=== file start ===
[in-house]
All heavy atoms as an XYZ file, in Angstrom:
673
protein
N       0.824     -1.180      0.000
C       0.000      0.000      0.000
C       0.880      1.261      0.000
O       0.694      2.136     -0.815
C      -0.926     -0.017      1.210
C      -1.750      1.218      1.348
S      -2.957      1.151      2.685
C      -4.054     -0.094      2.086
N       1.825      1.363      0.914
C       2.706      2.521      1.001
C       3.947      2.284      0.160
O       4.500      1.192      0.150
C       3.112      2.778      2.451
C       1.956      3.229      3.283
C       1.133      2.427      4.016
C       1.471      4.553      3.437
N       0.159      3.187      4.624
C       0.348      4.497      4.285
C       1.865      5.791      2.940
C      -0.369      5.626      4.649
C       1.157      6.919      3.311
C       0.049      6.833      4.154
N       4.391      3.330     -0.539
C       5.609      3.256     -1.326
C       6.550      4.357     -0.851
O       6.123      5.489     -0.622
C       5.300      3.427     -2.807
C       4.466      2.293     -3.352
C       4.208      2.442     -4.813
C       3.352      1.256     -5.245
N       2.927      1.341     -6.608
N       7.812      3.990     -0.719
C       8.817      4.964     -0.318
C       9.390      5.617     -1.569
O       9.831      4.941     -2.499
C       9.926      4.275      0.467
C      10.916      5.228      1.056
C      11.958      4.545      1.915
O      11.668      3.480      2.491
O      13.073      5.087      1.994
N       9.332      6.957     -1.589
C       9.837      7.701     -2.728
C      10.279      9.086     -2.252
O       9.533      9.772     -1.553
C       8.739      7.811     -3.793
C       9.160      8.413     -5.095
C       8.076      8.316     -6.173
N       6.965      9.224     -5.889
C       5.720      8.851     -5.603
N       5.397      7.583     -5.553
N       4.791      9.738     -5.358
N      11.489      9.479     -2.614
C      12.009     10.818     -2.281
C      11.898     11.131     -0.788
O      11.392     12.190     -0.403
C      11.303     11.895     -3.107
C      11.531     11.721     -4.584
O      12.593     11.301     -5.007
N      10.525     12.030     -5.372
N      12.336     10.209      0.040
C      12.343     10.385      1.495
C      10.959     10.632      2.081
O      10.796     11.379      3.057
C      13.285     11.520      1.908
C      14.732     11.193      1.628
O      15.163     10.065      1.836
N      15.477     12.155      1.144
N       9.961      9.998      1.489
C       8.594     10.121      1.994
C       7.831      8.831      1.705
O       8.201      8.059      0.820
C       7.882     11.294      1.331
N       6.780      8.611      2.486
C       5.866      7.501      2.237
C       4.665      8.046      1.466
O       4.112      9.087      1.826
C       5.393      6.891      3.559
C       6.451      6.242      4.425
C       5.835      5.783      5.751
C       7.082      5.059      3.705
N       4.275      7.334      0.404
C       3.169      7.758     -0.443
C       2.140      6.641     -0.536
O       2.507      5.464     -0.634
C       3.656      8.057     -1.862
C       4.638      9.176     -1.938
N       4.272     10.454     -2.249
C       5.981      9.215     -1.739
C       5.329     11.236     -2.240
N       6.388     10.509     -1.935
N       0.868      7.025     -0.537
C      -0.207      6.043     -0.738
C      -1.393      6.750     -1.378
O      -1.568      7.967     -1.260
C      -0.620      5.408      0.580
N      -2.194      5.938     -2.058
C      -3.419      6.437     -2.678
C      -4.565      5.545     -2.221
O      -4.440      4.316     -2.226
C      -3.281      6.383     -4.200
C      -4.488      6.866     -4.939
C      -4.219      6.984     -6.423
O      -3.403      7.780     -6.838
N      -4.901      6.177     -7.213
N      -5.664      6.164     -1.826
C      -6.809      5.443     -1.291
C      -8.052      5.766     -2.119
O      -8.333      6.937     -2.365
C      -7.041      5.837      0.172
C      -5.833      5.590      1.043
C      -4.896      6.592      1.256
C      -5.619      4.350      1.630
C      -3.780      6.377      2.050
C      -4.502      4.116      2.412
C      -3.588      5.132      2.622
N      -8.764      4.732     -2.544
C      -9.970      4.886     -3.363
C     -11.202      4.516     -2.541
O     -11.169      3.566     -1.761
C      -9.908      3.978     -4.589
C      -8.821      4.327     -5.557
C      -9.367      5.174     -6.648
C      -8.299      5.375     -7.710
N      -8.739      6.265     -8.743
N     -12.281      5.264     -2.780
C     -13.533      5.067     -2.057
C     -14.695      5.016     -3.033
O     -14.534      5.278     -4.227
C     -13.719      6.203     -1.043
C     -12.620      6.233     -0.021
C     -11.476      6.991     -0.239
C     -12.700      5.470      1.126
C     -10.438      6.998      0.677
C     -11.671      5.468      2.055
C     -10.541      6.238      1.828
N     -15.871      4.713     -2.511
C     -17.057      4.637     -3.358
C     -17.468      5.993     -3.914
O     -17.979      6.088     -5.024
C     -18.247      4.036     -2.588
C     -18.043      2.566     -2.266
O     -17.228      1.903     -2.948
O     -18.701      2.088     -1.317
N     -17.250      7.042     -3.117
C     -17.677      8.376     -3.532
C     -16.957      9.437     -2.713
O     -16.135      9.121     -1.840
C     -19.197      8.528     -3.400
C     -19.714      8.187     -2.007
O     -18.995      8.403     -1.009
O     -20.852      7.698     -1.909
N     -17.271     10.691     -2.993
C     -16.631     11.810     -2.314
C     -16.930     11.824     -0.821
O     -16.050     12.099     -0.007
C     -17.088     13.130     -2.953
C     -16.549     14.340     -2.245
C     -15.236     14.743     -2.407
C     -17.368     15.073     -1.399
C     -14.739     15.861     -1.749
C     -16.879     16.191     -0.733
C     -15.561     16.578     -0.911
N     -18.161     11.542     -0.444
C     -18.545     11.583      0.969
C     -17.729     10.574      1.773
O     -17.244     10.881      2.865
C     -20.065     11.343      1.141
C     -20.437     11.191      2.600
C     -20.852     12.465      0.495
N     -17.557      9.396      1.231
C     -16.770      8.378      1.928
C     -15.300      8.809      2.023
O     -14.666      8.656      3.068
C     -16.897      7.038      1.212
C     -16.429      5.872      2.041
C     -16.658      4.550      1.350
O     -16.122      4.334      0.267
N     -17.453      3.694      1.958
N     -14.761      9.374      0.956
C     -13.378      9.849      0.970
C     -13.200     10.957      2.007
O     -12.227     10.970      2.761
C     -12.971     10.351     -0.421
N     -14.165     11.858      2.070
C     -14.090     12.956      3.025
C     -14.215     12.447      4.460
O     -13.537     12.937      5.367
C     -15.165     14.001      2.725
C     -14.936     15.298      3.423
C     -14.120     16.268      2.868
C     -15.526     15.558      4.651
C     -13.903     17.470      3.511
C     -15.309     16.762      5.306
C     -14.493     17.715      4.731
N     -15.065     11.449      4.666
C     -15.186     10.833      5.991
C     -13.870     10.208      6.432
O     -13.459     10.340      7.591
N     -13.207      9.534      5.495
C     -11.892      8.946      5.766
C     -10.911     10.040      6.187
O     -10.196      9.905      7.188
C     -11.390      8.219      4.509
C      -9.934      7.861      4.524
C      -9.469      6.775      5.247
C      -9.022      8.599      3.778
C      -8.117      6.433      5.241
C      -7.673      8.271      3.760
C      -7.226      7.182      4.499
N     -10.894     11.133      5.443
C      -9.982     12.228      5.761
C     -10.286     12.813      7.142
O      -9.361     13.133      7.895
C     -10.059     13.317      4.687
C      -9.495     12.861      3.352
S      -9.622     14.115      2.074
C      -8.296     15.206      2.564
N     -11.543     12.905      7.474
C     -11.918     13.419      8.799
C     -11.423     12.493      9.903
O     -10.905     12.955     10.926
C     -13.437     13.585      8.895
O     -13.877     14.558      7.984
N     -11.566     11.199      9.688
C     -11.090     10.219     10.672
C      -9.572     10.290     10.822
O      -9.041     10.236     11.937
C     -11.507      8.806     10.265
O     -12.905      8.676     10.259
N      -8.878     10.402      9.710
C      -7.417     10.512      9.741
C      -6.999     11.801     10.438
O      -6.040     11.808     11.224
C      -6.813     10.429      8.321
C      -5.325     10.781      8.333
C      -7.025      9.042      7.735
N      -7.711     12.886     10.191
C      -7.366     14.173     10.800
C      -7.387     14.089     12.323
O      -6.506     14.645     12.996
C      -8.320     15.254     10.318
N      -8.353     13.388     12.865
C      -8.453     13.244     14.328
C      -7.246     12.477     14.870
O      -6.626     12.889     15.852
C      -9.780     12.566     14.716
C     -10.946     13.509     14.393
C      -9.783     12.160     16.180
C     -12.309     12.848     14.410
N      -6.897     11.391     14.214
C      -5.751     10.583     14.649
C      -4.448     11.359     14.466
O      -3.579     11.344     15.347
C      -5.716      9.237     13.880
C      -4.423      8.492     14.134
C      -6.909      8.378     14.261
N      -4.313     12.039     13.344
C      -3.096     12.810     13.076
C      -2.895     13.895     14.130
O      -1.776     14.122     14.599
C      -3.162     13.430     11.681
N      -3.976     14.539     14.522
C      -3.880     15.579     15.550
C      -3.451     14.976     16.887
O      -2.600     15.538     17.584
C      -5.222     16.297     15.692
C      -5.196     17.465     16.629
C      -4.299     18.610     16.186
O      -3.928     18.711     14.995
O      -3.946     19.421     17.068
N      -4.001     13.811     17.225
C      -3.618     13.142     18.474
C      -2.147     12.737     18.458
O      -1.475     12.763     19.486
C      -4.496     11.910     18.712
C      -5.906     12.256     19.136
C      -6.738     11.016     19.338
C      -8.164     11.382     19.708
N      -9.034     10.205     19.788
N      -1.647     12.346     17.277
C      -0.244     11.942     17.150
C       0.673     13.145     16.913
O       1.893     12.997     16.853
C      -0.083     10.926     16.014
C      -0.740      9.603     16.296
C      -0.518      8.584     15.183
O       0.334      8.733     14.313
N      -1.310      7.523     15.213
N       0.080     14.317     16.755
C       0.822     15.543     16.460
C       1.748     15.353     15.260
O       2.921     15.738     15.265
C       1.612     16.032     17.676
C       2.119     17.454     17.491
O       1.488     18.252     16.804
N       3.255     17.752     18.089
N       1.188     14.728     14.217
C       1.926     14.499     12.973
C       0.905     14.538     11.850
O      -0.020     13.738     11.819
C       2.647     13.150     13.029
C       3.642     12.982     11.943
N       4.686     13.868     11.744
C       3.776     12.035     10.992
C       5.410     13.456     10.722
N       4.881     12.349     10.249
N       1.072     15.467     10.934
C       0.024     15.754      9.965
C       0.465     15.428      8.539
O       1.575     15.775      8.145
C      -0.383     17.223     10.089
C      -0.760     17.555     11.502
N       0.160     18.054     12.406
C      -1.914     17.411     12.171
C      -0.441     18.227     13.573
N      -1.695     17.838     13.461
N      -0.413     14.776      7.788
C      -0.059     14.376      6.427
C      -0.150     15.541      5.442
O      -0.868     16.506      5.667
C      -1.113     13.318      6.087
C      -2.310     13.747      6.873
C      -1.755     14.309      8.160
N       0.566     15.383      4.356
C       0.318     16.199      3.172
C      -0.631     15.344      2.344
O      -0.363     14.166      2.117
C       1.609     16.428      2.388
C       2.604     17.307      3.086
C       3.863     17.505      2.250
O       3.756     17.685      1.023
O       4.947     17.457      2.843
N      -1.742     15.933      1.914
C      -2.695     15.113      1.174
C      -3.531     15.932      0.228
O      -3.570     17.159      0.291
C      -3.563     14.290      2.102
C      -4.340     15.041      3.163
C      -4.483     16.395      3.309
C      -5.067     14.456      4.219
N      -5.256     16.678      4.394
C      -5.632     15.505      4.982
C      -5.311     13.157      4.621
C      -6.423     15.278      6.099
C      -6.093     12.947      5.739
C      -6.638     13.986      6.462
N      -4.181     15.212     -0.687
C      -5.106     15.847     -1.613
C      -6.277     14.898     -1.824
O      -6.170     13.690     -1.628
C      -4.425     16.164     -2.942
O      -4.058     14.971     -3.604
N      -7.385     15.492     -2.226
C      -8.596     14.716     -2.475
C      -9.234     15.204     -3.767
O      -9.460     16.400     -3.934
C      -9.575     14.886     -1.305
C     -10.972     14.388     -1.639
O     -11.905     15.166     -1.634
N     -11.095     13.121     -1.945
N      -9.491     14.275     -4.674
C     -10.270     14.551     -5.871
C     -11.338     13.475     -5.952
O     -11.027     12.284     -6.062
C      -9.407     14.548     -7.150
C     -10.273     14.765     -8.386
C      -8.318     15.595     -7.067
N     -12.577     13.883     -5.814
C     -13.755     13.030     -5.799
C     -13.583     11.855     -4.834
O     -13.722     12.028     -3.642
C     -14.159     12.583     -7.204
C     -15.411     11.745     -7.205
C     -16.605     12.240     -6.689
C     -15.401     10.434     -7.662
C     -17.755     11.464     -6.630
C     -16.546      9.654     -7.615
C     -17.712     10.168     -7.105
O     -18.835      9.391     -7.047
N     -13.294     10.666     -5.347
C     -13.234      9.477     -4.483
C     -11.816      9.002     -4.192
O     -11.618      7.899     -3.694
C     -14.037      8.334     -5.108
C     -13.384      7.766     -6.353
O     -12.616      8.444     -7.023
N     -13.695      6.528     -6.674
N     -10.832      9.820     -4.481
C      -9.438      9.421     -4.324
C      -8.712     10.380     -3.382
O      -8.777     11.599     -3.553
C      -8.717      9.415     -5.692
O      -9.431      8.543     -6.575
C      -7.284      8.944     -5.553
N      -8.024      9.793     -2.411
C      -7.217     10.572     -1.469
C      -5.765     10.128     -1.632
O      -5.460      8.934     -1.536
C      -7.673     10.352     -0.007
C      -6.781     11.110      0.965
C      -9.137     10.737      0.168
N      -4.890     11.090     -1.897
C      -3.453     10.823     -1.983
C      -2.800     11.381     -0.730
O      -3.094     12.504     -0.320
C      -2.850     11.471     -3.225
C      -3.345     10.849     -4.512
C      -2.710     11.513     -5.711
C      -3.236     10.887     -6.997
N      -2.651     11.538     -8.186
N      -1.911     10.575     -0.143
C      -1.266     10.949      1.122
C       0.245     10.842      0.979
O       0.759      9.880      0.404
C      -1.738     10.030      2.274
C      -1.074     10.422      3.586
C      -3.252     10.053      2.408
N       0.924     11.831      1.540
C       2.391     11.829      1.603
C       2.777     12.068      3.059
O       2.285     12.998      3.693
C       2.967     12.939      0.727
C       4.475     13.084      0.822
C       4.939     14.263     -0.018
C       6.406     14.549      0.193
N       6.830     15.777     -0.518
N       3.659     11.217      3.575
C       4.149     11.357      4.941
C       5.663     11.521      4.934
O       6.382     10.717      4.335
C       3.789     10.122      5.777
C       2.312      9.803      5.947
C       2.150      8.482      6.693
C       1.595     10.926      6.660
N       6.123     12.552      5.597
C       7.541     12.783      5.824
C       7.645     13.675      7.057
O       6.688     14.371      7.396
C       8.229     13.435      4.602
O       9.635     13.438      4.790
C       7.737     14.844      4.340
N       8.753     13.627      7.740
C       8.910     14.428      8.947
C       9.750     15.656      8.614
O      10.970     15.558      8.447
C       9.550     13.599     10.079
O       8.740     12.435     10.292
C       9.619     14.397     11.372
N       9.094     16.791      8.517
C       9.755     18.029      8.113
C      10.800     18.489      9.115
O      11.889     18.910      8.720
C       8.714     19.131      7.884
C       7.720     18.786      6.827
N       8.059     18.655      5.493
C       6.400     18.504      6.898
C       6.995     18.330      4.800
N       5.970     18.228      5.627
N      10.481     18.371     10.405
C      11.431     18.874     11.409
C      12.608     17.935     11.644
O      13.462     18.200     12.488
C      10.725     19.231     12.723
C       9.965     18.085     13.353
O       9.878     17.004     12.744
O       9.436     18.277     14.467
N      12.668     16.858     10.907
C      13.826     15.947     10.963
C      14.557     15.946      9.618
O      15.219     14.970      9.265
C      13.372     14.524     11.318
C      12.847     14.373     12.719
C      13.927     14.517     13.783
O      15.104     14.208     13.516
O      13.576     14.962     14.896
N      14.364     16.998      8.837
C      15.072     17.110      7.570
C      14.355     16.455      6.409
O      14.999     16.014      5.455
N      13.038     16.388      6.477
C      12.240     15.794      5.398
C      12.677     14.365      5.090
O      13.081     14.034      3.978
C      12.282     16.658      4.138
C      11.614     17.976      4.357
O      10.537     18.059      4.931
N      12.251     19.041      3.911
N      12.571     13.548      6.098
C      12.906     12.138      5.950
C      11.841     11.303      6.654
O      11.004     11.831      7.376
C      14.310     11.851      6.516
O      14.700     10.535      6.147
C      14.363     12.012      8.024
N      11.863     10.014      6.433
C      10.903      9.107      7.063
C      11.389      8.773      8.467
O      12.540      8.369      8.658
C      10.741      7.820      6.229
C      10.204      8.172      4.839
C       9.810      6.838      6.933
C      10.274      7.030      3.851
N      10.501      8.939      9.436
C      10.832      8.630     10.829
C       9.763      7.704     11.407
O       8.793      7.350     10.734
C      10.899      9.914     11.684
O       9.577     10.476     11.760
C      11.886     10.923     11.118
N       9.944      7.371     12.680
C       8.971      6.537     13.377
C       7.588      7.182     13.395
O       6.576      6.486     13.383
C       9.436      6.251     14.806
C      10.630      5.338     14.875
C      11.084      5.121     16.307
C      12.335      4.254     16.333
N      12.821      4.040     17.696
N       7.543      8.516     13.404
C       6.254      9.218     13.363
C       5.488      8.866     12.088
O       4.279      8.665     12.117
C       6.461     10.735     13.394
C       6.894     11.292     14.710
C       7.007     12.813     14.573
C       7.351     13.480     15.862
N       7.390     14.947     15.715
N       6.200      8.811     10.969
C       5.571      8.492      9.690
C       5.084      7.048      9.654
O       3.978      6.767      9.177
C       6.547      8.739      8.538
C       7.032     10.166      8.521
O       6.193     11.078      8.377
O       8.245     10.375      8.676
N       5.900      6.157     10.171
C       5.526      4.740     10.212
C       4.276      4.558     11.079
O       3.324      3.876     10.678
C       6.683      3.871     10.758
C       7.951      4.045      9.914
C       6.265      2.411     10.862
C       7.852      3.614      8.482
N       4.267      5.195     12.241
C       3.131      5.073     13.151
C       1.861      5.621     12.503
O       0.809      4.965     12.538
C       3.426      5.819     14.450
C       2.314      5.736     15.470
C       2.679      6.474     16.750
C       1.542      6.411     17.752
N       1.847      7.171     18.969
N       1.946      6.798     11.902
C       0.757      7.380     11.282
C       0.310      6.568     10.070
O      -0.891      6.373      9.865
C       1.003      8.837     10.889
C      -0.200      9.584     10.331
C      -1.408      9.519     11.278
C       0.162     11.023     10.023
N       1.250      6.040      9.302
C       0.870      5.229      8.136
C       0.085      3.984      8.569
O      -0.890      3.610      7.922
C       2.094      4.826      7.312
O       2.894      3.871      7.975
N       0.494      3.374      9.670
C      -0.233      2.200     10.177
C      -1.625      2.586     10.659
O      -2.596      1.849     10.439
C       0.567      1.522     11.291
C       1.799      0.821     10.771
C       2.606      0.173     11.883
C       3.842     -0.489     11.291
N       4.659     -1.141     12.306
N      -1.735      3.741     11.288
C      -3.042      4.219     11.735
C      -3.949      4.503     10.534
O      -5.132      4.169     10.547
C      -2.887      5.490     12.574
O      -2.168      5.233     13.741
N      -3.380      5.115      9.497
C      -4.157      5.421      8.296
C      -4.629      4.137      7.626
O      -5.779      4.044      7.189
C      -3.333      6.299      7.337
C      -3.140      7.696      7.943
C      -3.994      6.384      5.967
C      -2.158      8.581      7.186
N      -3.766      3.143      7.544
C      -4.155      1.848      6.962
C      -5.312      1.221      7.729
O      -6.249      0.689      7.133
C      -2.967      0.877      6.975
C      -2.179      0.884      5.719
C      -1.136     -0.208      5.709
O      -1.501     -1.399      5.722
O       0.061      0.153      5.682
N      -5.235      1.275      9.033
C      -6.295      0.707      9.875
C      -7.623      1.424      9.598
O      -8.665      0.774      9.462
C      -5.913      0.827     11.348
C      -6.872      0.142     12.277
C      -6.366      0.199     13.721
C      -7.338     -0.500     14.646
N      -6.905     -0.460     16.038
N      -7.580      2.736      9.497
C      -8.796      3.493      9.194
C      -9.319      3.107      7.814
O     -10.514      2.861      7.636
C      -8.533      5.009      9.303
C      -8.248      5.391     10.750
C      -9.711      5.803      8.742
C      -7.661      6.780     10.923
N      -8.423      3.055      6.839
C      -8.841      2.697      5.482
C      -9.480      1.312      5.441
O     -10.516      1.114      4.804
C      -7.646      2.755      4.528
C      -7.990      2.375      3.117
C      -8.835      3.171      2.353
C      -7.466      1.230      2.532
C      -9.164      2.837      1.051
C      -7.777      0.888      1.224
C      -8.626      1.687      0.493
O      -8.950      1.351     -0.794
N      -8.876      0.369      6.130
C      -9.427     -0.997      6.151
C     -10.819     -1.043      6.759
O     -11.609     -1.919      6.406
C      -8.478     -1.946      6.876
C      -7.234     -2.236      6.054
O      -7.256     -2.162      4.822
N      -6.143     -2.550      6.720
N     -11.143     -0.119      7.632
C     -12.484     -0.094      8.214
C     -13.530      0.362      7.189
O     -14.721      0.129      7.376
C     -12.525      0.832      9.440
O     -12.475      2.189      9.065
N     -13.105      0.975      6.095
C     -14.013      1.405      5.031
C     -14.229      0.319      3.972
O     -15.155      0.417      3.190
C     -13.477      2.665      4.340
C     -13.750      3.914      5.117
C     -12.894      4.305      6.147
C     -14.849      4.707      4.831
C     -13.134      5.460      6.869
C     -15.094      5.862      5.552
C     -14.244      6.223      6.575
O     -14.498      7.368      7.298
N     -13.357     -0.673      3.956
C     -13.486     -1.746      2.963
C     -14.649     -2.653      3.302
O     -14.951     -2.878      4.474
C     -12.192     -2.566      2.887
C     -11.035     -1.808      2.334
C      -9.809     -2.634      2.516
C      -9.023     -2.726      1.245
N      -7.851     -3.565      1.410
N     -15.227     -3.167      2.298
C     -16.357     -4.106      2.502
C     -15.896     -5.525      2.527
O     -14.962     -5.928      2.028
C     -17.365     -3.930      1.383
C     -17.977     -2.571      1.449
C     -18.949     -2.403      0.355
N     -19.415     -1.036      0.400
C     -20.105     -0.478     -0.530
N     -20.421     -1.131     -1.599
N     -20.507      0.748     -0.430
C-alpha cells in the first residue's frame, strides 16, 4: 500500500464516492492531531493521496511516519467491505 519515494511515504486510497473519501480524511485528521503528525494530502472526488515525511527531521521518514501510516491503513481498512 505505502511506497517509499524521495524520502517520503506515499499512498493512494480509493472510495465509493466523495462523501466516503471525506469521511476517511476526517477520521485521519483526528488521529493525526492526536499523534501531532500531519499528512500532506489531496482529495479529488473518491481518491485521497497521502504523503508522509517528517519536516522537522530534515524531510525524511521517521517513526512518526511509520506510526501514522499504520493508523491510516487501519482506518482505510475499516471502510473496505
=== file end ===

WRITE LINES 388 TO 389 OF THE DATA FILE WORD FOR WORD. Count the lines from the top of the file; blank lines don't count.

C     -14.037      8.334     -5.108
C     -13.384      7.766     -6.353